Recent work has implicated myosin Va in the homeostatic scaling of synaptic strength by linking the myosin to the transport into the spines of guanylate kinase-associated protein (GKAP), a scaffold protein that links NMDA receptor-PSD-95 to Shank-Homer complexes and that controls homeostatic scaling (38). Interestingly, the interaction between myosin Va and GKAP is proposed to be bridged by DLC2 (DYNLL2), a small light chain that associates with the brain spliced isoform of myosin Va, with GKAP, and with several other proteins, including dynein (38–41). We note, however, that other studies are not consistent with this dimeric light chain serving as a cargo adaptor, instead indicating that it controls the local secondary structure of intrinsically dimeric proteins, such as myosin Va and the dynein intermediate chain (39–41).
Interestingly, myosin Va is also important at the postsynaptic side of neuromuscular junctions, where it functions in the recycling of nicotinic acetylcholine receptors required for plasticity (42) and in the targeting of PKA to the postsynaptic microdomain of these junctions (43). Finally, recent results obtained using the natural dominant-negative myosin Va mouse flailer reveal roles for myosin Va in the delivery of PSD components to the synapse and the regulation of LTD in cortical neurons (44).
The establishment of the distinct structural and functional properties of axons and dendrites is driven by the specific transport of vesicles into these two compartments (1). With regard to how such specific transport is established, Arnold and co-workers (45) have shown that interfering with the function of myosin Va in cultured cortical neurons blocks dendritic targeting of several resident dendritic transmembrane proteins, such as the AMPAR subunit GluR1. This effect is specific to myosin Va, as interfering with the function of myosin Vb did not disrupt the dendritic targeting of GluR1.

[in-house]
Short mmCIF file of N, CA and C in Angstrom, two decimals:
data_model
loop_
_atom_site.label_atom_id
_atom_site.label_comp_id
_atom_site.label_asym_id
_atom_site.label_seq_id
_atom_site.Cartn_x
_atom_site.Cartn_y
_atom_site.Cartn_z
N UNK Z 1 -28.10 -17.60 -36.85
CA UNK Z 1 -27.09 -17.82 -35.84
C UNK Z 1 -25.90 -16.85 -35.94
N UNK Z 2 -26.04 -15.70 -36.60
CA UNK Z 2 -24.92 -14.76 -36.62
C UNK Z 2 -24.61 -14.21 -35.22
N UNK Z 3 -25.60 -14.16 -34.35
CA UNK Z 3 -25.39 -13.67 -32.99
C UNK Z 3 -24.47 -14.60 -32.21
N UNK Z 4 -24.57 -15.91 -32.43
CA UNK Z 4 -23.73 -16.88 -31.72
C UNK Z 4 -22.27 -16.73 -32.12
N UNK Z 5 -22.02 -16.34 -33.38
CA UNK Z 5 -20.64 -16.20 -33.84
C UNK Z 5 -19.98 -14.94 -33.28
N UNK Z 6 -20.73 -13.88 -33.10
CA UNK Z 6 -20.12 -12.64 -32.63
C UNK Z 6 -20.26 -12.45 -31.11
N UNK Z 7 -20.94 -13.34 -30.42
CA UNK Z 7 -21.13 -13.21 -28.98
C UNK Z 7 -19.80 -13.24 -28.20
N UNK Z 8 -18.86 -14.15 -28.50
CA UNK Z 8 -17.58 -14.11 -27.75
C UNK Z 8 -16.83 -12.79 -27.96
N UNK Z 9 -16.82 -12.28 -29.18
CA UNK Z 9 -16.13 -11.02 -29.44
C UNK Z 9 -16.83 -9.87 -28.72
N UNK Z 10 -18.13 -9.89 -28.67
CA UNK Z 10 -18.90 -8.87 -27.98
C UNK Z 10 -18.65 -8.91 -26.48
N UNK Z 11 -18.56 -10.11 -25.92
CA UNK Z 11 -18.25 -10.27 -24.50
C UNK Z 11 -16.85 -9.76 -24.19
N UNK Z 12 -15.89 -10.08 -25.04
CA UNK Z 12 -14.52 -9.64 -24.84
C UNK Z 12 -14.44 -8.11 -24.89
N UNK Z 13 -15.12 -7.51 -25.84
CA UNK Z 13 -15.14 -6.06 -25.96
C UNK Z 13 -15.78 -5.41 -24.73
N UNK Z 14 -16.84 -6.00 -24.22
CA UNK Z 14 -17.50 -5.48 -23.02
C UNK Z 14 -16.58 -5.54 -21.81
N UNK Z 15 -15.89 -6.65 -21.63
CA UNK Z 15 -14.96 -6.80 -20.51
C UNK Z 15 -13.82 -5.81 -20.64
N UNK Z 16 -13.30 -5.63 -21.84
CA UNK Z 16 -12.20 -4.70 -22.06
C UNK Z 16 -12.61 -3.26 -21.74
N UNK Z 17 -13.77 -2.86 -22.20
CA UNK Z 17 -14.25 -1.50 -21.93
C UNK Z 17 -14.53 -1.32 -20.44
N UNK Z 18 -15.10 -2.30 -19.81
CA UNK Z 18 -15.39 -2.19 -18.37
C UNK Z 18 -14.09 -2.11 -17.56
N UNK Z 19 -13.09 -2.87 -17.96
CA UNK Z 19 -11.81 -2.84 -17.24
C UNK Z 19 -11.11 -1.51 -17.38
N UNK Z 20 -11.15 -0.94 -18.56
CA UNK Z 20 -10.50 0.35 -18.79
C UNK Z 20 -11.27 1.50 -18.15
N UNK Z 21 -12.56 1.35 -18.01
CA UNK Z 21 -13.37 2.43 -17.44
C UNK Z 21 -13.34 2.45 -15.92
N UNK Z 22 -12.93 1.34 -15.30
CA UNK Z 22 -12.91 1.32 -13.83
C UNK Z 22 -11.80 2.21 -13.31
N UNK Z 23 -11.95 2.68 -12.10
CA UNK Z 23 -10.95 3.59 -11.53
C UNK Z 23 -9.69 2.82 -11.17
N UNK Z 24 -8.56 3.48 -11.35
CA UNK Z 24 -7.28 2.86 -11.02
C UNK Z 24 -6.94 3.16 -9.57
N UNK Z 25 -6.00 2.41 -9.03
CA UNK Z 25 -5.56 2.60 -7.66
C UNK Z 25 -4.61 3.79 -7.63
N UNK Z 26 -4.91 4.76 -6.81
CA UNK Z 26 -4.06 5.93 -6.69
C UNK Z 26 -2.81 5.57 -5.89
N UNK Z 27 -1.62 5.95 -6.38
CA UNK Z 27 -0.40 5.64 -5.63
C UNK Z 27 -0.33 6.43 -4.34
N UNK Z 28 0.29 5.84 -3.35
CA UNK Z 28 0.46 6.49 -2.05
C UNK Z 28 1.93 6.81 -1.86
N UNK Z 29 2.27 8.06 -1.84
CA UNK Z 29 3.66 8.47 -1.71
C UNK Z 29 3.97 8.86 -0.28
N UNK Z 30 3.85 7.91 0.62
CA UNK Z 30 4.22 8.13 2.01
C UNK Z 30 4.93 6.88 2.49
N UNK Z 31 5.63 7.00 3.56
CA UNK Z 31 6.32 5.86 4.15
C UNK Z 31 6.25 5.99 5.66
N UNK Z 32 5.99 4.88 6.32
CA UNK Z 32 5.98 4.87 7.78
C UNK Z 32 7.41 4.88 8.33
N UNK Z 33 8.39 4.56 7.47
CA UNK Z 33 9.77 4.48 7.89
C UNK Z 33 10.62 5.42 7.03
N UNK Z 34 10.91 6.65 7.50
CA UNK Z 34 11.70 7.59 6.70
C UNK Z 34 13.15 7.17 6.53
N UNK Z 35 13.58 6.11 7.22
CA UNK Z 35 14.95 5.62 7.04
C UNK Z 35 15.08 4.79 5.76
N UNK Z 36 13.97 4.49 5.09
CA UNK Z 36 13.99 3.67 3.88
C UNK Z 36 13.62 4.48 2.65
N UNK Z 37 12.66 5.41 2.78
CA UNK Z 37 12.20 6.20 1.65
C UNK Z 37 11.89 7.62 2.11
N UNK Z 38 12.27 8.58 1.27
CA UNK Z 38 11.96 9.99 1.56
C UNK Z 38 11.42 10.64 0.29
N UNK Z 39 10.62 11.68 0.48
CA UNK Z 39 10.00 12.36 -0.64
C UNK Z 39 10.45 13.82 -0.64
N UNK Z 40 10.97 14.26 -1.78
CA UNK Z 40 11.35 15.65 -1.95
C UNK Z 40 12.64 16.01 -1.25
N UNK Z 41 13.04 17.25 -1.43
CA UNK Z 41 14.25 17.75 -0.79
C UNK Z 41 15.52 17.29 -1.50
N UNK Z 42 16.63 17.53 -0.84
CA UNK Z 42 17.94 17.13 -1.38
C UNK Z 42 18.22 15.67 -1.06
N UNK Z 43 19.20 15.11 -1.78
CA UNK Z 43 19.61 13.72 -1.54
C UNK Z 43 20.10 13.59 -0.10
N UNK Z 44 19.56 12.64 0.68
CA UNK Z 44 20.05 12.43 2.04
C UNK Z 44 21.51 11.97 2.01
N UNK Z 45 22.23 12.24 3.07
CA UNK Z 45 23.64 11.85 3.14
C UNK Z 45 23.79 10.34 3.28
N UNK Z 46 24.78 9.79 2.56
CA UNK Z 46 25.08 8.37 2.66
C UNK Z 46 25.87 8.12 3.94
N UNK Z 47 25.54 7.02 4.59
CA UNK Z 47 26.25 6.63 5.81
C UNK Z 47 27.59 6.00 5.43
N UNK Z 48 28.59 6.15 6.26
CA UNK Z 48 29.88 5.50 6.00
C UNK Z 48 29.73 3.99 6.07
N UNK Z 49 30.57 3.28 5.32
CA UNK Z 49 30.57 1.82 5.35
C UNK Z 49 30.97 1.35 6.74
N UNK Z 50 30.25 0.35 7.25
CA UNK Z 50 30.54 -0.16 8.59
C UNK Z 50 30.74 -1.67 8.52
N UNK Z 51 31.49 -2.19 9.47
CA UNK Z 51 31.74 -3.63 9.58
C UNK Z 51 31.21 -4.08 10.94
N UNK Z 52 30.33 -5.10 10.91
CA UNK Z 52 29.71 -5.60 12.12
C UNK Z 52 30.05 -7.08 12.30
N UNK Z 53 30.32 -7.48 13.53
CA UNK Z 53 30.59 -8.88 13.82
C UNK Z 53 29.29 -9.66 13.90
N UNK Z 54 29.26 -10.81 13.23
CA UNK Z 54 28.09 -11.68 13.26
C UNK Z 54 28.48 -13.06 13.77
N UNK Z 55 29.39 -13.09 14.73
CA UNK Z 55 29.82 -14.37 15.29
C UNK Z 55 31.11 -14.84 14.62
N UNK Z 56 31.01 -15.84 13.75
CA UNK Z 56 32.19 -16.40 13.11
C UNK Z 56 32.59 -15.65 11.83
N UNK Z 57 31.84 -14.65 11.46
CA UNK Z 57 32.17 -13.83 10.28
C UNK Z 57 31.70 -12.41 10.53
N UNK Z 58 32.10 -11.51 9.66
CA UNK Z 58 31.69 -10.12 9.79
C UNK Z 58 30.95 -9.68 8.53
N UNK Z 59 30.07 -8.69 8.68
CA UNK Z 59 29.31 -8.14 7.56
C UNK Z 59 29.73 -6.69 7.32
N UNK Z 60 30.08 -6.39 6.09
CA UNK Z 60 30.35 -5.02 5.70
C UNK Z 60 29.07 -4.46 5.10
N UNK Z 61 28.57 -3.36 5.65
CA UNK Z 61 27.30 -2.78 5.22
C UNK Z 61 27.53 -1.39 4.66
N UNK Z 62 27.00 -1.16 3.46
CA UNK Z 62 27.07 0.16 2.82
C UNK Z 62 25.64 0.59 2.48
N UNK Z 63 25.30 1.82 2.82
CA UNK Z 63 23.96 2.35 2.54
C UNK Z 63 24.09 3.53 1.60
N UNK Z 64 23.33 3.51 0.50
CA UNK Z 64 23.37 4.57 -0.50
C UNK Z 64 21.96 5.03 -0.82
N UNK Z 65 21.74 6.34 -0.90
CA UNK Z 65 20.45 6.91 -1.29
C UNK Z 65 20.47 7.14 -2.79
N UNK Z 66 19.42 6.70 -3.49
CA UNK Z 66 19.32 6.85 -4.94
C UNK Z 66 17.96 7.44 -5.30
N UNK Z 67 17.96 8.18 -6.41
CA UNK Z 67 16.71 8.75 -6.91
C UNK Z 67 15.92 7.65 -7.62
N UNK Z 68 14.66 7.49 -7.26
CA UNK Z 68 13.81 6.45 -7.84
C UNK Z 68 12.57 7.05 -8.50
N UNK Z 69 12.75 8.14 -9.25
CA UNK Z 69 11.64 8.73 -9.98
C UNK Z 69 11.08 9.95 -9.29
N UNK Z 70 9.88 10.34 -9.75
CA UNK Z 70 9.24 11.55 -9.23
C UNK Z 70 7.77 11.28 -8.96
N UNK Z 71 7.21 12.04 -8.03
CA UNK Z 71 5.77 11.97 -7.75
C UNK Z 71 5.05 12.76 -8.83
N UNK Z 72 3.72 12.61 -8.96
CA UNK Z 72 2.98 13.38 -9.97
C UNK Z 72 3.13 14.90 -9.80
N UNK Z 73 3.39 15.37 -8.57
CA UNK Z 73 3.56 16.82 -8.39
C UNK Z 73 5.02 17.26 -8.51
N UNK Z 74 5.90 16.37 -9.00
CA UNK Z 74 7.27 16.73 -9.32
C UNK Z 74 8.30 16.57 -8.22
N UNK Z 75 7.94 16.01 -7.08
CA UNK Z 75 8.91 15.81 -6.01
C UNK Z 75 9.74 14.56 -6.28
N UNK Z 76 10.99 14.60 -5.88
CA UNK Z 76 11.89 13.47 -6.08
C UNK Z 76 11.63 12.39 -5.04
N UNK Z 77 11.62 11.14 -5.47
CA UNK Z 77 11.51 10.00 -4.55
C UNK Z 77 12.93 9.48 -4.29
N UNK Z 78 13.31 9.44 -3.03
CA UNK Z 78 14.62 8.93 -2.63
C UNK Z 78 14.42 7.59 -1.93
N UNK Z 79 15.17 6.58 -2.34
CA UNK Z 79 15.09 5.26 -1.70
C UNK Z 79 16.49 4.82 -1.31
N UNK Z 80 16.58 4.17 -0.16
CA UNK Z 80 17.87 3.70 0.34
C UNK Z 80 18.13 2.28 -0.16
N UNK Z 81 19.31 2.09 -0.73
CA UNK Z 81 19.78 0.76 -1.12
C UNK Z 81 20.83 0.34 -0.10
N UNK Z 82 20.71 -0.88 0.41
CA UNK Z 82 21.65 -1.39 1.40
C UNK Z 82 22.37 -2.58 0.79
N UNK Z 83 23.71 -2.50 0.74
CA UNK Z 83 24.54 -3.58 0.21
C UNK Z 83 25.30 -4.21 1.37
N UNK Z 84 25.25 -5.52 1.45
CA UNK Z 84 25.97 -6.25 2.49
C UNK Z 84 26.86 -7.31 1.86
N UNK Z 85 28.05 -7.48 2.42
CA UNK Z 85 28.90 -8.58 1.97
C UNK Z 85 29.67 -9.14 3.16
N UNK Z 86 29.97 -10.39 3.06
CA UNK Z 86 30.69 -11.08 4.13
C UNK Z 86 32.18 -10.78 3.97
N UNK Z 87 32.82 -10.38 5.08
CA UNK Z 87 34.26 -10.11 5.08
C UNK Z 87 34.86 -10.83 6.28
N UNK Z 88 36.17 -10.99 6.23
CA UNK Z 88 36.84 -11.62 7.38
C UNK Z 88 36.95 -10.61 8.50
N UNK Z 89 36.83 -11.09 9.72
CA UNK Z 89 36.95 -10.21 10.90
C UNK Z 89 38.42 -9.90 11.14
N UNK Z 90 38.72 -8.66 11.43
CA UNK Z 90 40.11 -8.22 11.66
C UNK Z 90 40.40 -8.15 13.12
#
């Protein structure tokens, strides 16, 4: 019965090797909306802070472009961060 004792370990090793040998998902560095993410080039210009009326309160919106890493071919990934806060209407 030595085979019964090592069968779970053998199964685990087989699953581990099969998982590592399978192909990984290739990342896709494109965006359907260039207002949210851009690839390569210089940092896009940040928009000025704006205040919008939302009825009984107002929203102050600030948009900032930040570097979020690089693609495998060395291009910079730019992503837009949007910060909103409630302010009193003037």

A working model for how myosin Va steers transport vesicles into the dendrite was proposed based on two assumptions (45): (i) vesicles destined for the axon possess only kinesin, whereas those destined for the dendrite possess both kinesin and myosin Va; and (ii) the organization of actin filaments in the axon initial segment is unusual in that most barbed ends (the direction in which myosin Va moves) are pointing toward the cell body/soma. Given these assumptions, vesicles harboring axonal cargo that venture into the axon along microtubule tracks would be expected to proceed without interruption to the distal axon, whereas those harboring dendritic cargo would become disengaged from the microtubule track within the axon initial segment by the action of vesicle-bound myosin Va and would then transported back to the soma along the uniquely oriented actin filaments for another try at the dendrite. The net effect of this mechanism would be to prevent vesicles destined for the dendrite from proceeding beyond the axon initial segment, thereby biasing their movement toward the dendrite. Moreover, the absence within the dendrite of an actin organization-dependent “vesicle filter,” such as the one hypothesized to exist in the axon initial segment, would allow vesicles carrying dendritic cargo to proceed into the dendrite. Consistent with this model, dendritic cargo is present in the axon initial segment but not in the distal axon. Nevertheless, the strength of this model clearly rests on future efforts directed at testing its two main assumptions (46).